Mobile was the medium everyone was buzzing about at the South-by-Southwest (SXSW) Interactive conference in Austin, Texas last week. Panelists speculated about the changes that the mobile platform would bring to movies, television, and video games. Meanwhile, vendors promoted functionality in hopes of getting their big ideas funded.
Much of the innovation discussed at SXSW was focused on the 1,400 bands, and online services supporting them, that were descending on Austin for the SXSW Music Festival, which followed the interactive event. The highest profile of those services was Mozes, which lets users create and manage text message-based mobile campaigns so brands, bands and fans can be connected. Fans can send messages to artists through Mozes, creating an interactive mobile community for each artist.
The Mozes service also supports live event activity such as backstage pass contests, text-to-screen participation and audience voting. Only a handful of the bands scheduled to perform had signed with Mozes by the time the festival had begun, but artists such as Akon, JoJo, Plain White T’s, Lil’ Romeo, hellogoodbye and many Universal Records artists are using Mozes today.
In an interview on the eve of the festival, Irv Remedios, VP of products and marketing at Mozes, explained that mobile messaging was important to the independent music scene because “Bands are no different, in many ways, than brands. They are looking for ways to connect with their fans in interesting and newfound ways. Mobile phones offer the bands another vehicle that identifies with an individual person.”
Mozes partnered with Mozilla at SXSW on a mobile campaign to help drive usage of its Firefox browser. By texting “Firefox” to 66937 users can receive Firefox updates, wallpaper, and join the Firefox “mob.” Like the firm’s work with bands, Mozes is helping Mozilla to build groups of fans nationwide. The company’s clients use the product to place widgets on their MySpace pages, allowing people to sign up, or to give away backstage passes during live events. “They’re trying to give a different experience to their fans than they have ever gotten before,” said Remedios.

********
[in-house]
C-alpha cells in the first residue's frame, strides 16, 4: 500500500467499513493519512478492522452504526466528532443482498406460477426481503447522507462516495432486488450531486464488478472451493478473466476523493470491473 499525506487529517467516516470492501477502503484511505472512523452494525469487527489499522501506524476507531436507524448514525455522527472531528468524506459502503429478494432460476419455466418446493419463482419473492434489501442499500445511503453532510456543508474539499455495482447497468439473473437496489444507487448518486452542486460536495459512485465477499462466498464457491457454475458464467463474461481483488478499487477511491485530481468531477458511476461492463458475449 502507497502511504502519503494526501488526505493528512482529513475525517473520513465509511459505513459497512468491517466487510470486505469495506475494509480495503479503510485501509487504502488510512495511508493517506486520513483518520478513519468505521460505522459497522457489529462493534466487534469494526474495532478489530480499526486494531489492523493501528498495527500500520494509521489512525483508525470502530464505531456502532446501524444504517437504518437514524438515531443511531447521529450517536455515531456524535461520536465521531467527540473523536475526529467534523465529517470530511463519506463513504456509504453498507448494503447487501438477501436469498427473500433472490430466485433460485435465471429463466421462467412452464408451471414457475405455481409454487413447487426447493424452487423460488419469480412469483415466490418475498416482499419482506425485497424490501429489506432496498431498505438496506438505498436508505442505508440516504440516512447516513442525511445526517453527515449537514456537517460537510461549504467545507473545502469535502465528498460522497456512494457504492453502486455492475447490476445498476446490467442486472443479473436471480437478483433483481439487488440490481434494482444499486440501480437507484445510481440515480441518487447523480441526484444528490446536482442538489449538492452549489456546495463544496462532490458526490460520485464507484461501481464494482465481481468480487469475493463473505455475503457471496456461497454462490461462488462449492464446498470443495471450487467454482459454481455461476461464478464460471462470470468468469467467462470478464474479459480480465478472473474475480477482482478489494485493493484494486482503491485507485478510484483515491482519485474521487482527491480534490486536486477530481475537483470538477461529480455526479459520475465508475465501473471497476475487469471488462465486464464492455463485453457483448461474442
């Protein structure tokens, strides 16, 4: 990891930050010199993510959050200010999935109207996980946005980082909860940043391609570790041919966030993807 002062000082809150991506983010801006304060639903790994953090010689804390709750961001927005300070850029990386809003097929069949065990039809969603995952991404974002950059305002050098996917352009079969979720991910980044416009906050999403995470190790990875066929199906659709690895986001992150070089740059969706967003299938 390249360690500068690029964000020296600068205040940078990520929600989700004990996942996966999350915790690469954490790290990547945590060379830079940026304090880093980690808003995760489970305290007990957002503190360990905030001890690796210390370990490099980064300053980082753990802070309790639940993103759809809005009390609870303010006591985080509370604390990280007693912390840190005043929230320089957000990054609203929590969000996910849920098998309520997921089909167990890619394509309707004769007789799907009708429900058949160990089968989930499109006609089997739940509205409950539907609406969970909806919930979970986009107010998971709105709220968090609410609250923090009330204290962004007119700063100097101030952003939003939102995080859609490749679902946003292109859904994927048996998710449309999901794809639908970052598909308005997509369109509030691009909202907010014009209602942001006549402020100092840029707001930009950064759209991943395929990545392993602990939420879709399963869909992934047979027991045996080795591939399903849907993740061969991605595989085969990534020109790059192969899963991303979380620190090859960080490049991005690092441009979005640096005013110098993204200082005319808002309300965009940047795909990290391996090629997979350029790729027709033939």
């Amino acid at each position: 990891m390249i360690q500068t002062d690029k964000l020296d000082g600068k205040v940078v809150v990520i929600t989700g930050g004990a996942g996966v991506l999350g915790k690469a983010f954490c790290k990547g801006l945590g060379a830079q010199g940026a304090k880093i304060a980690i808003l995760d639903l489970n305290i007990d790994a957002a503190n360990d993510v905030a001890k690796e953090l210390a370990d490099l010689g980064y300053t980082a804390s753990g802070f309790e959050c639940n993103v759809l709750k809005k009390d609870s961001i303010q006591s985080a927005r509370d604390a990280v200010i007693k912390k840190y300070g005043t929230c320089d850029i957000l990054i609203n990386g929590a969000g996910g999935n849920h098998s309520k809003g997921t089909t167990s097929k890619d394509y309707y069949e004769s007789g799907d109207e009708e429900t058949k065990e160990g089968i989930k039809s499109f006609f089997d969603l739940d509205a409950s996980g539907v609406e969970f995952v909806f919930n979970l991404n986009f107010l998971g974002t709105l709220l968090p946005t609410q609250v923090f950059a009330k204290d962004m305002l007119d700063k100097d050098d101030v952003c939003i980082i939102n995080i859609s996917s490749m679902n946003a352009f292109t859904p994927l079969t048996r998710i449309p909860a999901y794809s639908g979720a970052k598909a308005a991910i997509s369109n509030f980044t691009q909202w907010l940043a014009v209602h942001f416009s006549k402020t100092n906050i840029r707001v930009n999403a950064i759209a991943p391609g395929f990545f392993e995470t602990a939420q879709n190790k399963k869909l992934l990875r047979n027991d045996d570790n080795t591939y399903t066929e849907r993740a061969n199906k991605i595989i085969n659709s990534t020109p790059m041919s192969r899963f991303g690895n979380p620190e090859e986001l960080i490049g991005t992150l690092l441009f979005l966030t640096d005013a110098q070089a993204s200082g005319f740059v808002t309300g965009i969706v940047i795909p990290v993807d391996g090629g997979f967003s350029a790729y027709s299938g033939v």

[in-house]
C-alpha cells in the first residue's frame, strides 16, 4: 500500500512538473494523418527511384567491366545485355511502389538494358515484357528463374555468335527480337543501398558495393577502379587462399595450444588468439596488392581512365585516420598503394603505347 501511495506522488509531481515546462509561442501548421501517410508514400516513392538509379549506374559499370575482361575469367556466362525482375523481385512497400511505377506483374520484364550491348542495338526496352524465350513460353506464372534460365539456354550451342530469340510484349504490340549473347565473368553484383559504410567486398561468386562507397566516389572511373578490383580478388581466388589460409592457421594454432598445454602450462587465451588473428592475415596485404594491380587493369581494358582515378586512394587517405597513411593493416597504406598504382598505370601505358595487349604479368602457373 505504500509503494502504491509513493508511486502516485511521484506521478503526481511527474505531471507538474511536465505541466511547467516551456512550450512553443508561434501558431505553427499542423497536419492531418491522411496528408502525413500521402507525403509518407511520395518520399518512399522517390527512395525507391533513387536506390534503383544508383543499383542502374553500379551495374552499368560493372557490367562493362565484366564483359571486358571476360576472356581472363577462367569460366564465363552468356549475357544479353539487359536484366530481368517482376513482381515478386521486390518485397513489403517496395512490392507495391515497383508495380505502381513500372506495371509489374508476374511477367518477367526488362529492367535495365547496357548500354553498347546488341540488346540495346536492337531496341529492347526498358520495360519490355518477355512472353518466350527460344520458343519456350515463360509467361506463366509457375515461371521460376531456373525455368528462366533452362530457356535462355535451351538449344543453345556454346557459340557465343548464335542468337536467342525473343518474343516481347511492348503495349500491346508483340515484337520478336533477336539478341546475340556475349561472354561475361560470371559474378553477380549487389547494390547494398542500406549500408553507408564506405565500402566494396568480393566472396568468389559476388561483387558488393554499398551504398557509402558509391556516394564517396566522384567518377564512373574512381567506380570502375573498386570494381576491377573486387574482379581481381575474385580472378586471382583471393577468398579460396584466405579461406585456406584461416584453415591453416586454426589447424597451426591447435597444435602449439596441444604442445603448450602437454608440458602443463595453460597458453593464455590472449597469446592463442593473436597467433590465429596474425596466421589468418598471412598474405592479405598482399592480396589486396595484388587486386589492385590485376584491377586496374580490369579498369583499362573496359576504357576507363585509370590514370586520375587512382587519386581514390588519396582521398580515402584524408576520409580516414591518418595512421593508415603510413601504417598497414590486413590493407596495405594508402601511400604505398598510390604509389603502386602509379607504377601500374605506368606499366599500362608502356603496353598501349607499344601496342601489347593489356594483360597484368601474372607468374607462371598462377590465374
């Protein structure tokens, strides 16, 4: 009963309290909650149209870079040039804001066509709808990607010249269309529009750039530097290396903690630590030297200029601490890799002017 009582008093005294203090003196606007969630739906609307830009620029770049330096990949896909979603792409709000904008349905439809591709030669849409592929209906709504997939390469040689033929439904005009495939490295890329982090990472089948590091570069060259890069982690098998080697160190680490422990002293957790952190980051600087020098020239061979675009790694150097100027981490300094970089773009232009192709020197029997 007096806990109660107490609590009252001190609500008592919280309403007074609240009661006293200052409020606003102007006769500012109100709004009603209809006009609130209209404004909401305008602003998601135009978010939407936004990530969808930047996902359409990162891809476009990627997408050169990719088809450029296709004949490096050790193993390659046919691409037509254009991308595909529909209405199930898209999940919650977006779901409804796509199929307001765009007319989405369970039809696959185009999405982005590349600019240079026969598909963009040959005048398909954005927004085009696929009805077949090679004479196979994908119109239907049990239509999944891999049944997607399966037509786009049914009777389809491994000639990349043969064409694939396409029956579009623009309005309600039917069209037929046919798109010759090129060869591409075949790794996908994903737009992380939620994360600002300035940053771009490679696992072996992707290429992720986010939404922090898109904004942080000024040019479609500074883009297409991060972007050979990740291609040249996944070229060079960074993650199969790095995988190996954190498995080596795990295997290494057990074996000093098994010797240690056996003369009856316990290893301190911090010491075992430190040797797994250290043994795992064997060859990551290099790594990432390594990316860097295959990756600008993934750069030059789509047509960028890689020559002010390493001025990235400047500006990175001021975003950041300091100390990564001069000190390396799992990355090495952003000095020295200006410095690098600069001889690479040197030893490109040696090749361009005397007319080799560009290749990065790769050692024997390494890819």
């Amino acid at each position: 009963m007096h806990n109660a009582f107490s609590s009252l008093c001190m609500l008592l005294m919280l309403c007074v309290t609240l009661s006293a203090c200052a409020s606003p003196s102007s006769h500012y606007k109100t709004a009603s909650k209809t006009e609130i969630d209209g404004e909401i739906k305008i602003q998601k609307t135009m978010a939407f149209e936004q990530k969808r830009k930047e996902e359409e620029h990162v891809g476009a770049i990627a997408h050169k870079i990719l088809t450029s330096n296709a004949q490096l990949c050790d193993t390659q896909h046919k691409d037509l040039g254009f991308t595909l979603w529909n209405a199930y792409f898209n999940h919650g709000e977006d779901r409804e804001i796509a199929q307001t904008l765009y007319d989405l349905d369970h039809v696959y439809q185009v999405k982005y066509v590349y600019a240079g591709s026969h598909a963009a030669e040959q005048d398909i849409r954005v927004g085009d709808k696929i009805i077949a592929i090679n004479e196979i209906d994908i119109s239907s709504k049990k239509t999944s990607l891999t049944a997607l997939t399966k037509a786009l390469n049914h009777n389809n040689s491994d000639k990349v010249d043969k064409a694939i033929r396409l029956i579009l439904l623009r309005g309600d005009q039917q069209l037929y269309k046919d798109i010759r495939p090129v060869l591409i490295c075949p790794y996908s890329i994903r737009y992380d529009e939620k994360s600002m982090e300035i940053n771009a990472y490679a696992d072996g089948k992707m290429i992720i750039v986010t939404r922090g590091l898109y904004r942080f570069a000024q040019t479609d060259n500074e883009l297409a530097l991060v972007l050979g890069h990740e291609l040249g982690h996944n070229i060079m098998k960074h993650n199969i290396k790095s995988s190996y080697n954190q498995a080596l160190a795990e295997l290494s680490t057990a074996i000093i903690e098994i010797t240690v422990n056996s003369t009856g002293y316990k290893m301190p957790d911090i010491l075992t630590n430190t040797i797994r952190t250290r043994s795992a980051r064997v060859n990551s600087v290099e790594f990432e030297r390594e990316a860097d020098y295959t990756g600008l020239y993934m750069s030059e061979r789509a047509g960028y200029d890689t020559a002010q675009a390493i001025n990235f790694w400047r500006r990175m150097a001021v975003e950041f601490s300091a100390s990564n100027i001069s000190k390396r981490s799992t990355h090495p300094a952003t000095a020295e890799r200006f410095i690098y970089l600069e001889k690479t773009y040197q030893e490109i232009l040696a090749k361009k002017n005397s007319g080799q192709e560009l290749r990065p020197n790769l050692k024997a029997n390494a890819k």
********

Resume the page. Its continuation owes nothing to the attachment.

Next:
According to The Mobile Marketing Association there are more than 235 million mobile phones in the United States, a fraction of the more than two billion users worldwide. Nearly 60 percent of mobile users in the U.S. have sent a text message; and six billion SMS messages were passed in 2006, more than 300 times the total at the end of 2000. The promise of increasing usage had SXSW attendees and investors looking at opportunities to push feature content and advertising through the mobile Web. User-generated content created and delivered through mobile phones and functions that leverage GPS were also discussed.
Interactive conference attendees packed two separate panels focused on mobile gaming, overflowing ScreenBurn, the show’s gaming track. Despite the crowd’s fervor, optimism was tempered by the reality of the mobile space and its development challenges. Matthew Bellows, GM of video game developer Floodgate, explained the obstacles involved in mobile gaming. He suggested game development is more expensive on mobile phones because of the variety of different platforms each needs to serve. “You make an Xbox game, and it works, [but for mobile platforms], we have to do a 2D build, a 3D build [and] a translation.”
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